Place:Bothell, King, Washington, United States

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NameBothell
Alt namesSothellsource: USGS, GNIS Digital Gazetteer (1994) GNIS53002031
TypeCity
Coordinates47.772°N 122.204°W
Located inKing, Washington, United States
source: Getty Thesaurus of Geographic Names


the text in this section is copied from an article in Wikipedia

Bothell is a city located in King and Snohomish Counties in the state of Washington. It is part of the Seattle metropolitan area. The population was 33,505 as of the 2010 census. Prior to annexation and the 2000 census, the northern portions of Bothell which lie in Snohomish County were considered a part of the Alderwood Manor-Bothell North census-designated place.

History

the text in this section is copied from an article in Wikipedia

Prior to European settlement, the Sammamish River Valley from Lake Washington to Issaquah Creek south and upstream of Lake Sammamish was inhabited by a population of as many as 200 native Americans known as the Sammamish. The Sammamish were relocated after the Puget Sound War in 1856 to reservations and non-reservation lands.

In 1870, Columbus S. Greenleaf and George R. Wilson filed land claims in the area formerly inhabited by the Sammamish near present-day Bothell, and built homes. Eight families followed over the next six years. In 1876, Canadian George Brackett bought land and began commercial logging out of a camp located on the north bank of the Sammamish River in what is now the heart of downtown Bothell. A store, school, and sawmill followed over the next several years.

In 1885, Brackett sold to David Bothell, a settler from Pennsylvania. The town's first postmaster, who bought his property from Bothell, named the town in his honor in 1888. Later that same year, a local railroad was built through the town to transport coal from Issaquah. Bothell was officially incorporated on April 14, 1909.[1]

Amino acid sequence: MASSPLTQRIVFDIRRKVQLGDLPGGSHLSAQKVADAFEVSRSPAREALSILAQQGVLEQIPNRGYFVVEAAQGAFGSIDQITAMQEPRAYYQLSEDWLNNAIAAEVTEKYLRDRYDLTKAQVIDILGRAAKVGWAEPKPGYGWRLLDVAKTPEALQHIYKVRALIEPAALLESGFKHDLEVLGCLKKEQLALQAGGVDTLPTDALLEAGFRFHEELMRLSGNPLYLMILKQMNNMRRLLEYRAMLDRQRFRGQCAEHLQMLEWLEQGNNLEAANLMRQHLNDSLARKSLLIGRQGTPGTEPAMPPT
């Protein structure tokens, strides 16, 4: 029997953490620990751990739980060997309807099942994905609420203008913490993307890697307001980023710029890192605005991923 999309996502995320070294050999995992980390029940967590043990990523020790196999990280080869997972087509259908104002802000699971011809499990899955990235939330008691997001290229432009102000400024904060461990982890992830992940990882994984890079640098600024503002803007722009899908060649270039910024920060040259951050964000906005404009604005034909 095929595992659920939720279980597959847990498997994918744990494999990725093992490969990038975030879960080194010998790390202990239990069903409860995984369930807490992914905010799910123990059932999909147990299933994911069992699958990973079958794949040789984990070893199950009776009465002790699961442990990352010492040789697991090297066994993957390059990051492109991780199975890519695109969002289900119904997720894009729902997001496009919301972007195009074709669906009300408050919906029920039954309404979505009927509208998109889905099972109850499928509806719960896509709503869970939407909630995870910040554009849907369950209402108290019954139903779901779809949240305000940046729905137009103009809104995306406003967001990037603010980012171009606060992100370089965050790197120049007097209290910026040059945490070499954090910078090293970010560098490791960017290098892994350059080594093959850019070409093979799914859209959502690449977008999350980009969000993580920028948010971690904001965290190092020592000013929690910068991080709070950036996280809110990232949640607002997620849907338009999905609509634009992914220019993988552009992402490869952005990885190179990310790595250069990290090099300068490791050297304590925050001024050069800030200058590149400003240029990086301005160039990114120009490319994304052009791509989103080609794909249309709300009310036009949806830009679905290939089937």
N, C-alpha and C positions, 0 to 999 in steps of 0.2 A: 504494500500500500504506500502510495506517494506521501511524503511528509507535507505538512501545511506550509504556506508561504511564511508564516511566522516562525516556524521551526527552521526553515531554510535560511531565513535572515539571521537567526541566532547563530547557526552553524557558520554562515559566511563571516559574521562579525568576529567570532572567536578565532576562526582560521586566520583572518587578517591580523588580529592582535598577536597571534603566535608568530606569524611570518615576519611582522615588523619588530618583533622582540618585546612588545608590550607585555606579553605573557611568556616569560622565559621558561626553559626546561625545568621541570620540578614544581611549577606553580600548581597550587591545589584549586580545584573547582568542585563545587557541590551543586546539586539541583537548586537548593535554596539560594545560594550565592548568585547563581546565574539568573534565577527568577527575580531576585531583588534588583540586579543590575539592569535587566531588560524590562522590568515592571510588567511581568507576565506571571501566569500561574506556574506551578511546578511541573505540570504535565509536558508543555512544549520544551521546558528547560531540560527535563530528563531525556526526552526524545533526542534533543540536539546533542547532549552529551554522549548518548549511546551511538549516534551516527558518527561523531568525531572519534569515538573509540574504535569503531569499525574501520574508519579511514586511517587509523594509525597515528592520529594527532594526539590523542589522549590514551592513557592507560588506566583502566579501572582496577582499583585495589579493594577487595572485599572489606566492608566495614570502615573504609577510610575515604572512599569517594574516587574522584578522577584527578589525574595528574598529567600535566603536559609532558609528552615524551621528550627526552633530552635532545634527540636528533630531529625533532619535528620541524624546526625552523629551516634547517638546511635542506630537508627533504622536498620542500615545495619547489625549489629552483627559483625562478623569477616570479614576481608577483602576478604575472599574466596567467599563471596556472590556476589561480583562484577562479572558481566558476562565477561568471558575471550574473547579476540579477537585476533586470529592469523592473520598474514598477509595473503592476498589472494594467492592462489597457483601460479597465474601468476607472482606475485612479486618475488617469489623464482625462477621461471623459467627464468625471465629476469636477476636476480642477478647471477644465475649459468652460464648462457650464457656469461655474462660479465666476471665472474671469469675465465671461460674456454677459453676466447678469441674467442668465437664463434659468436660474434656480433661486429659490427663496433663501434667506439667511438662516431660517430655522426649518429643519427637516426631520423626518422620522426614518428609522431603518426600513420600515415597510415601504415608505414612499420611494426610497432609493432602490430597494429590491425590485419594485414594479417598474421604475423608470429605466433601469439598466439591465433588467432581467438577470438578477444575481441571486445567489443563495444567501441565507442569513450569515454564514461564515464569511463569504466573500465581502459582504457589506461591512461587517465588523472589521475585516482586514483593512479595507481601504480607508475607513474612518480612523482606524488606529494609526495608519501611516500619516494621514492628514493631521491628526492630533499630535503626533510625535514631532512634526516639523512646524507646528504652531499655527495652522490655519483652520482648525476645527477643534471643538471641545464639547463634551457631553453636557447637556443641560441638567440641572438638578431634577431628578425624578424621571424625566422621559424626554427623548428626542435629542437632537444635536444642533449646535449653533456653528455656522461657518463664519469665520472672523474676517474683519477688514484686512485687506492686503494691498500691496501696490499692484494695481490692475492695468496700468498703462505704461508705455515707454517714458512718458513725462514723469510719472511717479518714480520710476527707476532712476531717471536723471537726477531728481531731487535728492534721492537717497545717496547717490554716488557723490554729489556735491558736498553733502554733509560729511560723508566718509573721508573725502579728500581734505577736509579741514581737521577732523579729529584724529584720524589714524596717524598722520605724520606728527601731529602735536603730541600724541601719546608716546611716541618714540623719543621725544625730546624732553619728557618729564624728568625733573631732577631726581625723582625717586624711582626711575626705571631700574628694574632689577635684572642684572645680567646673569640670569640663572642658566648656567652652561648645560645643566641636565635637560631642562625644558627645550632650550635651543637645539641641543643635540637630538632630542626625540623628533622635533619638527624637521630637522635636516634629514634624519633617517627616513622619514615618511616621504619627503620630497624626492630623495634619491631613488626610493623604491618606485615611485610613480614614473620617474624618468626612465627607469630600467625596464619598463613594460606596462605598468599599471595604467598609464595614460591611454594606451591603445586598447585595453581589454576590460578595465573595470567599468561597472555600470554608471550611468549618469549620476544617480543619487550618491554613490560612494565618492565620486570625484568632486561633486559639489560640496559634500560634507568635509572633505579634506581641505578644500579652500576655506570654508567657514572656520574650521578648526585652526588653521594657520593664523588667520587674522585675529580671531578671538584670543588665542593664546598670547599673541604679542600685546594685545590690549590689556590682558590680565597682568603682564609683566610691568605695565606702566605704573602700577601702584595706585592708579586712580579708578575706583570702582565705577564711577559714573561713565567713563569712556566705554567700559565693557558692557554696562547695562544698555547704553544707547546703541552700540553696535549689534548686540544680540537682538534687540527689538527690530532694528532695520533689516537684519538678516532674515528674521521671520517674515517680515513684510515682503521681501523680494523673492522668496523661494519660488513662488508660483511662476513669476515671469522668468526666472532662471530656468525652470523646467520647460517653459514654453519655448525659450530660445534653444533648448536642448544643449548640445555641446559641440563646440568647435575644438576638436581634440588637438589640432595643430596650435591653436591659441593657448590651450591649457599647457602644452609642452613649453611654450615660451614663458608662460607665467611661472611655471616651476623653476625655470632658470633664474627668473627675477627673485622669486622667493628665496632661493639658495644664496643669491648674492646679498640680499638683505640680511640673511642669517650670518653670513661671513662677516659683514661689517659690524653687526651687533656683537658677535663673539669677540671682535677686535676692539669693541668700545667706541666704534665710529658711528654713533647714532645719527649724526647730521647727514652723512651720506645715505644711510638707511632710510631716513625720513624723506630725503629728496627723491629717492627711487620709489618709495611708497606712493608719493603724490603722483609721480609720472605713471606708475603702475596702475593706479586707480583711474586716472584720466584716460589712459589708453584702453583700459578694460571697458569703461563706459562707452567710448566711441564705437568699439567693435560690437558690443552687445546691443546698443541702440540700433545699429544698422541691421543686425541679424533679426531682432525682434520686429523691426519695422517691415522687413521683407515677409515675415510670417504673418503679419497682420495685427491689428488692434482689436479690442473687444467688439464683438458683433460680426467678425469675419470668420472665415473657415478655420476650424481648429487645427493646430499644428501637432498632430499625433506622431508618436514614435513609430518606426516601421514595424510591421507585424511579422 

Bothell continued to grow as logging expanded and boat traffic brought increasing amounts of goods and passengers up and down the river. As more people moved into the area, the Army Corps of Engineers decided to dredge and straighten the river in the years shortly after Bothell's incorporation. Most boat traffic came to an abrupt end only a few years later when Lake Washington was lowered in 1917. Water transport also shifted to trucks after a brick road was built from Seattle. The logging economy declined quickly around the same time, and the local economy shifted to farming.[1]

After World War II, better highways and a post-war boom brought suburban development to Bothell. These new neighborhoods and a series of annexations dramatically expanded Bothell's population from about 1000 in 1950 to over 30,000 as of 2006. Bothell was mostly a bedroom community for people working in Seattle until the 1990s when business development brought new jobs to create a regional employment center with about 20,000 jobs, many in high technology sectors such as biotechnology and software development. In 1990, a branch campus of the University of Washington opened in Bothell, co-located with Cascadia Community College, which opened in 2000.[1]

As of 2013, Bothell downtown has undergone a huge reconstruction, including the expansion and redirection of multiple streets.

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